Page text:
In the early days, web development primarily involved marking up information with HTML, a far cry from the conventional procedural languages associated with classic software development. It was obvious that there was a bold line separating web engineers (if that term had even been coined yet) from traditional programmers.
While that line may have been bold in 2000, it has thinned out considerably since, to the point that (in my opinion) it’s not really visible. No longer are web engineers simply “slicers” or anybody-can-do-it code monkeys who cut graphics and then let their favorite WYSIWYG editor do the magic. In addition to accounting for accessibility, internationalization and search engine considerations, building web experiences that work on every desktop, tablet and smartphone takes more effort today than ever.
Increasingly, front-end development employs many traditional programming processes and concepts. We are focused on building smart and flexible, following patterns, not repeating ourselves and modularizing or componentizing as much as possible. Working on the front end these days means having a back-end mindset—we are involved in defining data models and negotiating data contracts for services that clients’ UI frameworks will interact with. It means writing build tasks and unit tests, optimizing load time and, on many occasions, not only delivering code in a way that will ease integration, but actually integrating that code.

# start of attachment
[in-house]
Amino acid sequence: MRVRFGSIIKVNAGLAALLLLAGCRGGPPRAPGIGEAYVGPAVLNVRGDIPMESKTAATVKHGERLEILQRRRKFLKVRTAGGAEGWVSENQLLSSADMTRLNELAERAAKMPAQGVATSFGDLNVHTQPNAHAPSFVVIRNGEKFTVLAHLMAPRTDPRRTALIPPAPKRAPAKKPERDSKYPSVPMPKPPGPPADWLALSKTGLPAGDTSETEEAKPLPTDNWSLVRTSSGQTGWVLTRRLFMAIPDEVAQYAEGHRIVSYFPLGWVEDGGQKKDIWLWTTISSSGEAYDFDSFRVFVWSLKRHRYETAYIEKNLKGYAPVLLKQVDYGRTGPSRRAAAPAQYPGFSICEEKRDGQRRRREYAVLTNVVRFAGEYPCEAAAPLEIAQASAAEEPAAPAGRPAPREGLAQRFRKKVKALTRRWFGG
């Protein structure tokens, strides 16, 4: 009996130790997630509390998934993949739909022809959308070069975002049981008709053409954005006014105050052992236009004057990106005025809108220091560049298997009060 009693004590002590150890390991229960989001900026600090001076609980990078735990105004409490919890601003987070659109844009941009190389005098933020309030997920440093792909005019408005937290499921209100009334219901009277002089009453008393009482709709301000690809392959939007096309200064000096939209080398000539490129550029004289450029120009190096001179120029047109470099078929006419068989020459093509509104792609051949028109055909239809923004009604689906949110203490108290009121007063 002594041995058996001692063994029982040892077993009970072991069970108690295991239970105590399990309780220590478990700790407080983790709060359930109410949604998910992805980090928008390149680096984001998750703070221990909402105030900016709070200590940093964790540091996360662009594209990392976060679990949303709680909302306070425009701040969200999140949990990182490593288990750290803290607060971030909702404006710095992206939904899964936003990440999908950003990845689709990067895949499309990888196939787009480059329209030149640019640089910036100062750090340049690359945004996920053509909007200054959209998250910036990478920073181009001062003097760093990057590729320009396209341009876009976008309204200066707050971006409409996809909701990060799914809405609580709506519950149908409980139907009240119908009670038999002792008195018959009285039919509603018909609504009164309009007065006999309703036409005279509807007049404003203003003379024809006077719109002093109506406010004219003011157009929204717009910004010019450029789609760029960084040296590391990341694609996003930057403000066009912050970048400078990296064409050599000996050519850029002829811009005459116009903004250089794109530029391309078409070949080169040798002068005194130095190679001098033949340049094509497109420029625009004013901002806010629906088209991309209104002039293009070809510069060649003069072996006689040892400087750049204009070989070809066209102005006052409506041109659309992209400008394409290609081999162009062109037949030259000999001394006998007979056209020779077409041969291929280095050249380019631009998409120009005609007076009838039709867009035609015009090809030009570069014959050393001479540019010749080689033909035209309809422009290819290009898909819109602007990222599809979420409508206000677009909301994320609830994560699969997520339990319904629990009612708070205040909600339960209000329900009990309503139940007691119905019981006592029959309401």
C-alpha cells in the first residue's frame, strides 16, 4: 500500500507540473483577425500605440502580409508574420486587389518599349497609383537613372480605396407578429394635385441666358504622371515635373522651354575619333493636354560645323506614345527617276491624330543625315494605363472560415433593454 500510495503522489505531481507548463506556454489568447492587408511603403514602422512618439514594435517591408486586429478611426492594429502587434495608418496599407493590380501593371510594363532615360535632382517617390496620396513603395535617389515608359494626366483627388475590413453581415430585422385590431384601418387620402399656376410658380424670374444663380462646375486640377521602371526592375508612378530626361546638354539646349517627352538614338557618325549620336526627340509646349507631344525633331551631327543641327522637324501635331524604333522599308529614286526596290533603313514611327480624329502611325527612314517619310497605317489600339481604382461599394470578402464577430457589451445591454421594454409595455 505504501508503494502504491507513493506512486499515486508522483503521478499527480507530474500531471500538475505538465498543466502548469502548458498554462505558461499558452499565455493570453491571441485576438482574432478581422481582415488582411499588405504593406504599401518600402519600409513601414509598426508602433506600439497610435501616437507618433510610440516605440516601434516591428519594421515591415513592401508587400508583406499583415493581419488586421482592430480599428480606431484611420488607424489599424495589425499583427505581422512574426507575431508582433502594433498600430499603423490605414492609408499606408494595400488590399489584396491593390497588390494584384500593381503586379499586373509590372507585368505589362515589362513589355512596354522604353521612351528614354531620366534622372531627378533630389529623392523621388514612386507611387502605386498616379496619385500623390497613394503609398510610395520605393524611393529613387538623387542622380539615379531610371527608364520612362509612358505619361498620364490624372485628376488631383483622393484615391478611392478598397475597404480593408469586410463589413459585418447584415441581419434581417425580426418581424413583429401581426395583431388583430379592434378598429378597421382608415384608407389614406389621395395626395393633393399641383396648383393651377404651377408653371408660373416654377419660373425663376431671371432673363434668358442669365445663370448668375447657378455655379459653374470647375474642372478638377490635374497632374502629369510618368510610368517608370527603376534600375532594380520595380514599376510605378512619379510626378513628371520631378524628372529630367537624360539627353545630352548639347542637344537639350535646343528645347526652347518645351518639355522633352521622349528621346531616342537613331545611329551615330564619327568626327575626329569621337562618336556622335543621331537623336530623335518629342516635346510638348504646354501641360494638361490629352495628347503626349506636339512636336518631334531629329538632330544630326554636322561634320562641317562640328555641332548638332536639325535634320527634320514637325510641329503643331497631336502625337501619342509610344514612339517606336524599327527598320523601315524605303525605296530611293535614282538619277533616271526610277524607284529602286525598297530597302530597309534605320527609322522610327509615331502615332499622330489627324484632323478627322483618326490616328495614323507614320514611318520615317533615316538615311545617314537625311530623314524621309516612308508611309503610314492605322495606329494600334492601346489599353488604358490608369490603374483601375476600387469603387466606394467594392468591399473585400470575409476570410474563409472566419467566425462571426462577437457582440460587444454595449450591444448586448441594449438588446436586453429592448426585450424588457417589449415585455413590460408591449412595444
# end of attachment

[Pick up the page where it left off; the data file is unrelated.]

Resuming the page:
When I first started doing web development, I would have never thought to call myself an engineer or a software developer, and back in 2000 those terms would not have been applicable anyway. But web engineers have come a long way in the past 15 years. We are no longer the black sheep of the software community. Front-end engineers are engineers, too.